The Department of Commerce has announced a 90-day reprieve to an import ban against Chinese manufacturer Huawei. The company now has a Temporary General License to engage with U.S. vendors on a limited basis — in this case, Google will be allowed to provide software updates to Huawei for its Android phones while Huawei's component suppliers will be able to finish deliveries for previously-made orders. It will also give telcos dependent on Huawei products time to potentially find alternative solutions.
On Thursday, the agency placed Huawei on its Entity List as a response to alleged sanction breaches related to business conducted in Iran. The action effectively prohibited vendors from providing the company any product made in the United States. A growing number of suppliers, including Google, Intel, and Qualcomm, have announced their compliance with the move.
The granting of Huawei's temporary license is seen as a release valve for the many carriers that use its equipment in their networks — most of them are concentrated in Europe and Asia with a few service providers across rural parts of the U.S. The company is able to pass along security patches and software updates to their clients for the time being. Huawei will also be able to continue contributing to the standards-forming process for 5G.
The grace period also gives Huawei time to determine alternative sources for its U.S.-made components — it spent $11 billion to procure them last year. Huawei's existing suppliers are also able to continue providing products and services. Nikkei reports that Huawei has built a stockpile of key U.S.-sourced components that may last up to a year. The company's founder, Ren Zhengfei, told reporters on Saturday that its operations will survive through the ban.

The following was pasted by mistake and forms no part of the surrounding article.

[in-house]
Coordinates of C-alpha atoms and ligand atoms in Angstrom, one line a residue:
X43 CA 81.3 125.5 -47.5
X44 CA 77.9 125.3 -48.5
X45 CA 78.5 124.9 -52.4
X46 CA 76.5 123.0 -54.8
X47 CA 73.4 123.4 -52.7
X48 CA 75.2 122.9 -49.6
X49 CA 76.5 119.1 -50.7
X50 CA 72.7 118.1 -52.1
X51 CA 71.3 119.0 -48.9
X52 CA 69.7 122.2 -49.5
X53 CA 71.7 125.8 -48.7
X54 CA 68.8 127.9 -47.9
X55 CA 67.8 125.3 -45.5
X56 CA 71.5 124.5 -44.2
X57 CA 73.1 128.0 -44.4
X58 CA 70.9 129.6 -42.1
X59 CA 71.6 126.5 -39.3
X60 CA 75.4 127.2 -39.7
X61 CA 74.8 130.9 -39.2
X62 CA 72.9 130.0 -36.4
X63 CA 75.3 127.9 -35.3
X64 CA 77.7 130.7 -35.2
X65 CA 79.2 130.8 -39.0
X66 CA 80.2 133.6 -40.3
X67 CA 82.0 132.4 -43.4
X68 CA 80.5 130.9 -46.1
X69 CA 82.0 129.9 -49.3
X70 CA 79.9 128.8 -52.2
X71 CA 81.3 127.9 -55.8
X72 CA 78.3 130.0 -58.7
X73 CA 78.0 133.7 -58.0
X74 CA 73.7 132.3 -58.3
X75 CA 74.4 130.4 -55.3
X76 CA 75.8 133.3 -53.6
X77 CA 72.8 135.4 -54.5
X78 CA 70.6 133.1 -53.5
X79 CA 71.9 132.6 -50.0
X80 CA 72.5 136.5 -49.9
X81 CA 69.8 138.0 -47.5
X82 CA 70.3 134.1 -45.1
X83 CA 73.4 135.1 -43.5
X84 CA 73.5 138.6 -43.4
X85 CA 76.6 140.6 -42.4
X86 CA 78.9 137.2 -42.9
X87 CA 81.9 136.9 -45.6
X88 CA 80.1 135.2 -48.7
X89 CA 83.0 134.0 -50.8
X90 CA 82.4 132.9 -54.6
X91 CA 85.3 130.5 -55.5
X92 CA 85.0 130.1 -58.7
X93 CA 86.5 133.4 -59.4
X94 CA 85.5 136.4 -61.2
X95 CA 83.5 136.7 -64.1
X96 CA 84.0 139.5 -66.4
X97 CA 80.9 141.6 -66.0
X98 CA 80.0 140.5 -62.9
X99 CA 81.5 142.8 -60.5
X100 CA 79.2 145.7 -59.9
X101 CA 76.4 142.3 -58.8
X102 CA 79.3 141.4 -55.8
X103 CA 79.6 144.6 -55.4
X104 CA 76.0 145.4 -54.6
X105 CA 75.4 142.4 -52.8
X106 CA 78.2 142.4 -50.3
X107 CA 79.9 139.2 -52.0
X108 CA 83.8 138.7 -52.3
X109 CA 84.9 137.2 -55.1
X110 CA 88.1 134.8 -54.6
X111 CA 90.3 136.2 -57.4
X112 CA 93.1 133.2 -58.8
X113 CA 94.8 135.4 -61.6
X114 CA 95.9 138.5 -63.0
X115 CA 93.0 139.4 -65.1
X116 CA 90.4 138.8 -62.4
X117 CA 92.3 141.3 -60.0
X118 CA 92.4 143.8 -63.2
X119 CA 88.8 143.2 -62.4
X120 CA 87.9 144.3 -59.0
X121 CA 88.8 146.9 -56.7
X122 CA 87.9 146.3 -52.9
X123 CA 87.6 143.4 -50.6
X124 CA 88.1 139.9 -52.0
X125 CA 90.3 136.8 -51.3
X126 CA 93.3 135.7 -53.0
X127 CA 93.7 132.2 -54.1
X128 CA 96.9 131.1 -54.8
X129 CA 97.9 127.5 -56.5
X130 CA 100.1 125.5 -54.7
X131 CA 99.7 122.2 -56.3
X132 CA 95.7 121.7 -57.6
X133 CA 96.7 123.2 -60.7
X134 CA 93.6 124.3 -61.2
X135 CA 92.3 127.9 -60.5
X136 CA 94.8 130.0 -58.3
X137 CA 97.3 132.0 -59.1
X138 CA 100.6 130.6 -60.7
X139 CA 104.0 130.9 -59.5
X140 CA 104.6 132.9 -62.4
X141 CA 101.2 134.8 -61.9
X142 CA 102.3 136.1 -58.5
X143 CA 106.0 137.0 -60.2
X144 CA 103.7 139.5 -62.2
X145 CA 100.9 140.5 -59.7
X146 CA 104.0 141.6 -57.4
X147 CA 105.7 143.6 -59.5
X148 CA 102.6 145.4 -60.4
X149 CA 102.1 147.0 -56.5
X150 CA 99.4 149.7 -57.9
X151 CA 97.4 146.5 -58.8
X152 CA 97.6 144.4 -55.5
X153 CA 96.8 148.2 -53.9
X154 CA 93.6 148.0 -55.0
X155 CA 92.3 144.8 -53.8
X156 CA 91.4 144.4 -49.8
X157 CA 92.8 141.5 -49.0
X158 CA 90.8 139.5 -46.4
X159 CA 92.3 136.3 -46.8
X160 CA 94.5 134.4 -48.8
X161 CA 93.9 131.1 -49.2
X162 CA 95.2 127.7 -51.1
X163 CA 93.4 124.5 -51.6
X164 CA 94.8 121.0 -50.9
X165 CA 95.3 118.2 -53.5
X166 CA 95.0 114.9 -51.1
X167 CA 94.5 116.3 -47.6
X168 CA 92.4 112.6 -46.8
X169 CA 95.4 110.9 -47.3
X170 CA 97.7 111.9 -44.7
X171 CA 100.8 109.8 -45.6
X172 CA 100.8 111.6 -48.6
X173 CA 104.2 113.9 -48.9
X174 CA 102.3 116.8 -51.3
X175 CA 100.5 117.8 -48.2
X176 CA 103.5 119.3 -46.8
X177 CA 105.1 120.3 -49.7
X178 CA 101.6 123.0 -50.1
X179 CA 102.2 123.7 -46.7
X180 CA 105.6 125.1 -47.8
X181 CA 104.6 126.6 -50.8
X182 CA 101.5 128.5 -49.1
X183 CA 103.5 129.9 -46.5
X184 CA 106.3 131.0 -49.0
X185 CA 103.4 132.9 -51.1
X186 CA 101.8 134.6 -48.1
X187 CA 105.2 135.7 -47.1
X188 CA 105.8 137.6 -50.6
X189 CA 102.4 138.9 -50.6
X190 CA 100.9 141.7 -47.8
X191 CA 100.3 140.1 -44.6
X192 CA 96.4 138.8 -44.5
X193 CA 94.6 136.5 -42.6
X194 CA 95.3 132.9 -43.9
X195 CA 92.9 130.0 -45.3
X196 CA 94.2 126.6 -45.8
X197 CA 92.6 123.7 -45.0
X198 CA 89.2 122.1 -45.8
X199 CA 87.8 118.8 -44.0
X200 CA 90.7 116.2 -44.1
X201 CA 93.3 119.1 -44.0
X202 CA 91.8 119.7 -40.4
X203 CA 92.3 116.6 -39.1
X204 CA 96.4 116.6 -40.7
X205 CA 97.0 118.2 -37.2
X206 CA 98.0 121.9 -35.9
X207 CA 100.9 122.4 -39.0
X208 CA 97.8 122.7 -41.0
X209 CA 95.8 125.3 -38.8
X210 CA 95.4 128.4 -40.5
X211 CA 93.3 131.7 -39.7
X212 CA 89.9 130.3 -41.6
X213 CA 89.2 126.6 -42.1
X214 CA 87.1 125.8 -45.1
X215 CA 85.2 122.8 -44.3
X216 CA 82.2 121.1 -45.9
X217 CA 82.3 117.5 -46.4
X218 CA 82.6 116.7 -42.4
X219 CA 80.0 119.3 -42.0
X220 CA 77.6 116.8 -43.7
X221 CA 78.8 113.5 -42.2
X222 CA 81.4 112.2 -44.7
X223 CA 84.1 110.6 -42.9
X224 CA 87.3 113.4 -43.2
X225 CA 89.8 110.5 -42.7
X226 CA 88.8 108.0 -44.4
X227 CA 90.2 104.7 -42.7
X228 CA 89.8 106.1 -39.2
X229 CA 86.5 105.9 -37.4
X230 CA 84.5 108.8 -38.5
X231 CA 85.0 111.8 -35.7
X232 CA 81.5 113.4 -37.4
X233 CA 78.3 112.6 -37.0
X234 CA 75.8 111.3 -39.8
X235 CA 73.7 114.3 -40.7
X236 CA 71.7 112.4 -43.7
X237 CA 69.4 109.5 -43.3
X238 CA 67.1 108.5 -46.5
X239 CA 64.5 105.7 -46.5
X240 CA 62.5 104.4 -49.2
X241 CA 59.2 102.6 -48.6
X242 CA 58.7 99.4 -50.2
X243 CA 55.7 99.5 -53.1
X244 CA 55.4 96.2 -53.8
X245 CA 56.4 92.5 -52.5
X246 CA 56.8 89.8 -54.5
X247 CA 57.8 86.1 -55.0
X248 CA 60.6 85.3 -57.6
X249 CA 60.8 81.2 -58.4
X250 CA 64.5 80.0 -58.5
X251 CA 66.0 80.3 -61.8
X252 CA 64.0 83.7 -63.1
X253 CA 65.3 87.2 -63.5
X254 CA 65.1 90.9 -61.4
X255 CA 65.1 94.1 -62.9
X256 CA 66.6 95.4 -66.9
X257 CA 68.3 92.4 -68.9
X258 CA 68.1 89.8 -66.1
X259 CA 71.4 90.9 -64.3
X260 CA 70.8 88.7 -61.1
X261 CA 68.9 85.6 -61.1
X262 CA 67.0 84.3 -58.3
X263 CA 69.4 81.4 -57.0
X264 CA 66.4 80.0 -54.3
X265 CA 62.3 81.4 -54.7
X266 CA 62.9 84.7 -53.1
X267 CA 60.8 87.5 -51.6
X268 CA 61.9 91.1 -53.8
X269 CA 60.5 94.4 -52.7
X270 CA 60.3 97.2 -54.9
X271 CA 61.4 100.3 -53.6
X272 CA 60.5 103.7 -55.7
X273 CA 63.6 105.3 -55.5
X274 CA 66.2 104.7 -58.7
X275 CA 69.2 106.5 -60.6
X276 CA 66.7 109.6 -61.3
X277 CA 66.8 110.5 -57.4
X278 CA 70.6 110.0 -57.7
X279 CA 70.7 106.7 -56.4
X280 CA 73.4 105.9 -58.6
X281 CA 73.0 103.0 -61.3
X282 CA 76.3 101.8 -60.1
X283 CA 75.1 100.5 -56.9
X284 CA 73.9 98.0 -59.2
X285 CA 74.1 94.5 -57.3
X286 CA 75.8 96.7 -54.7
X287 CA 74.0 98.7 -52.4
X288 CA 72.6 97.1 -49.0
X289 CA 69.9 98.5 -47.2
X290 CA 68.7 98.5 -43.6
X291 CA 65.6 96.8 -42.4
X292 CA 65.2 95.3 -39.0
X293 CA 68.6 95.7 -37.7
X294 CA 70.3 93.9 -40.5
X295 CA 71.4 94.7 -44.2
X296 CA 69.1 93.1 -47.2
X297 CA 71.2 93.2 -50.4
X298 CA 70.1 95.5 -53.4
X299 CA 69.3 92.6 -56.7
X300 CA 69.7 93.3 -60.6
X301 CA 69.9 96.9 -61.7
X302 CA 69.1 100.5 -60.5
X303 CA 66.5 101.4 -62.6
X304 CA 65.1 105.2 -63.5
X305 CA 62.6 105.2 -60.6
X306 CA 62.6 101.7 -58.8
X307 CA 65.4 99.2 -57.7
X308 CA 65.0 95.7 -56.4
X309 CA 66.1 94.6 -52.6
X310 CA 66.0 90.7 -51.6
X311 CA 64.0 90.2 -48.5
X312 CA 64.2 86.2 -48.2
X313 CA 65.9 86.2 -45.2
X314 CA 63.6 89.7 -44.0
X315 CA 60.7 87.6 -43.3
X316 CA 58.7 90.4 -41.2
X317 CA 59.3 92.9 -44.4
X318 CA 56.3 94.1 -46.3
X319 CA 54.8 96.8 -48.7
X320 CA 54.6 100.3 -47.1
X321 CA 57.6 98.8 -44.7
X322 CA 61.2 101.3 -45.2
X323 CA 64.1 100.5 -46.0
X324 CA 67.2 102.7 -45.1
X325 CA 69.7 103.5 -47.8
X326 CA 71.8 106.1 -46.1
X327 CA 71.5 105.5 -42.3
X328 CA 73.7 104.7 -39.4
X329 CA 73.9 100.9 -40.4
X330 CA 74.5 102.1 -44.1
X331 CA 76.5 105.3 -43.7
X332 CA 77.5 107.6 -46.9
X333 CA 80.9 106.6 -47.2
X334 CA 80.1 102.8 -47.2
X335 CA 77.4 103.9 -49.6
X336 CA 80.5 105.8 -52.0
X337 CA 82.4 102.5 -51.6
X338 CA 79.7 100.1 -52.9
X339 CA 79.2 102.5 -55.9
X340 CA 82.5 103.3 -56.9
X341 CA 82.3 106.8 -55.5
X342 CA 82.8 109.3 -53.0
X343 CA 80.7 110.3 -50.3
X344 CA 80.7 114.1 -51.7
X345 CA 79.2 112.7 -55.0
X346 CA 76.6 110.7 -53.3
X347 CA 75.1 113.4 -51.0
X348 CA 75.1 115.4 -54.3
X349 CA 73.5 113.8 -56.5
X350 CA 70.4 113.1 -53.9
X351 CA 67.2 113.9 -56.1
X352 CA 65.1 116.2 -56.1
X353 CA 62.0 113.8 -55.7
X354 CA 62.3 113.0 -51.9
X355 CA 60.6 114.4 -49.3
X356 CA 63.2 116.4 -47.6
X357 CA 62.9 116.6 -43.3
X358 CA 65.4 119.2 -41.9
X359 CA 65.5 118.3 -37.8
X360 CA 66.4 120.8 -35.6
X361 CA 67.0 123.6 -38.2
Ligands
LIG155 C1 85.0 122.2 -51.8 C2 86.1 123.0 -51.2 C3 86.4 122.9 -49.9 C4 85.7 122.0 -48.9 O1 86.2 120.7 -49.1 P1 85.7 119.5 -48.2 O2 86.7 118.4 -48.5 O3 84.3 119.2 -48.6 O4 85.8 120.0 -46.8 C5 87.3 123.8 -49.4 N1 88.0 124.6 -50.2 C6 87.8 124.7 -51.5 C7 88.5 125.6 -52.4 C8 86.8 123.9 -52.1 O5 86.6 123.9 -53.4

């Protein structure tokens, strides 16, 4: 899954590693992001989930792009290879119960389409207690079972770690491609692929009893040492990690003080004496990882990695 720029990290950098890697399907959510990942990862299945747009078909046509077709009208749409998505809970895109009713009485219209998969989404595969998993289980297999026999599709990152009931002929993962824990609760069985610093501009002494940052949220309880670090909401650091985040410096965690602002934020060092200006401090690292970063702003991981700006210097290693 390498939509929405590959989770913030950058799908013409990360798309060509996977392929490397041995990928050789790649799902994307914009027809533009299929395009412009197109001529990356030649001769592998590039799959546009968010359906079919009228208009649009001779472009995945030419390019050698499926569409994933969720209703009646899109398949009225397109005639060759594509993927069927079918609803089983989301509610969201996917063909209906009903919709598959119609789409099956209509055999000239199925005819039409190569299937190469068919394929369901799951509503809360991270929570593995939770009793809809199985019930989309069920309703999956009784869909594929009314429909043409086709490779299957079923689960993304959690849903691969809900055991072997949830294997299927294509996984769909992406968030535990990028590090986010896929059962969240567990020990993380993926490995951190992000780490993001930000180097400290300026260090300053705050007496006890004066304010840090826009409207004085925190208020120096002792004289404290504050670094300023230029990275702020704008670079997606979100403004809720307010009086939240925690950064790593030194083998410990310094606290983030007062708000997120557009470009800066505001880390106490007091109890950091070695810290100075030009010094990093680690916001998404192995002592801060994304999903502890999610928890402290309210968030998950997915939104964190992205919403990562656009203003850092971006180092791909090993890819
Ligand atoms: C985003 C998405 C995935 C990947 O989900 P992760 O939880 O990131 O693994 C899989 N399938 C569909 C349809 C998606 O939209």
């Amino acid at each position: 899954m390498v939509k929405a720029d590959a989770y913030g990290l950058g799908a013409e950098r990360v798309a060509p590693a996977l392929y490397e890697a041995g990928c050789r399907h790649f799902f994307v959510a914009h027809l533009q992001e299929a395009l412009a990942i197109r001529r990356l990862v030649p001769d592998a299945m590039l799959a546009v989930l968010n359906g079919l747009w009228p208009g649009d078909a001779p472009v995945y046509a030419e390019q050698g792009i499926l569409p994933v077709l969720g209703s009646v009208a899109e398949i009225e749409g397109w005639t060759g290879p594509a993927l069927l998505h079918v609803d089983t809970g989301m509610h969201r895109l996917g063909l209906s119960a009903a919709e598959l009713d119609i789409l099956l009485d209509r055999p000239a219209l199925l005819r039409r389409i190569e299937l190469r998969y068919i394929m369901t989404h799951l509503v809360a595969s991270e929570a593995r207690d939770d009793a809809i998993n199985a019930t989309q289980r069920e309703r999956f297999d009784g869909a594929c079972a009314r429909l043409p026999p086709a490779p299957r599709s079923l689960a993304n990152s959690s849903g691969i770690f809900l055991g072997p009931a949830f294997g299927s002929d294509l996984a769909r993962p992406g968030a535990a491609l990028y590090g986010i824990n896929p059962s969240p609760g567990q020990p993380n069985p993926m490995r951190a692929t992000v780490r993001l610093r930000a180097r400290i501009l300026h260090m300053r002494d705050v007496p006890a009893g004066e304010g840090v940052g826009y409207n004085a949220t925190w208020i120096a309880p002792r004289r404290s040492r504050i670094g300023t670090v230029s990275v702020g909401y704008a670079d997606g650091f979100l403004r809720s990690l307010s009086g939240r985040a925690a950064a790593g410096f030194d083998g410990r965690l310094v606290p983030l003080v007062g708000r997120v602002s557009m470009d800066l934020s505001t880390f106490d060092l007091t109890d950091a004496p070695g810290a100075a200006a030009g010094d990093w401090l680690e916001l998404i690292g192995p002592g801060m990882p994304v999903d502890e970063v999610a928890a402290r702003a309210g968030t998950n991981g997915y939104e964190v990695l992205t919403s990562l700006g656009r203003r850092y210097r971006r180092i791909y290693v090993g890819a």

The Department of Commerce may elect to extend the license past August 19. We've reached out to Google and Huawei for comment.
Competing Chinese telecommunications firm ZTE also went through a similar ban-and-reprieve process having been placed on the Entity List in 2016 for sanctions infractions. It complied with investigators for about a year and was due to pay a $1 billion fine before the Department of Commerce alleged that the company lied in documents and had rewarded employees for covering up the violations. Fines were boosted and compliance monitors were installed as conditions for relief from the import restrictions. Reuters has been told by sources that many European and South Asian wireless carriers struggled to cope with the saga.
Google has sent us a statement indicating its intentions to resume security and app updates for Huawei phones.
Keeping phones up to date and secure is in everyone's best interests and this temporary license allows us to continue to provide software updates and security patches to existing models for the next 90 days.
- Department of Commerce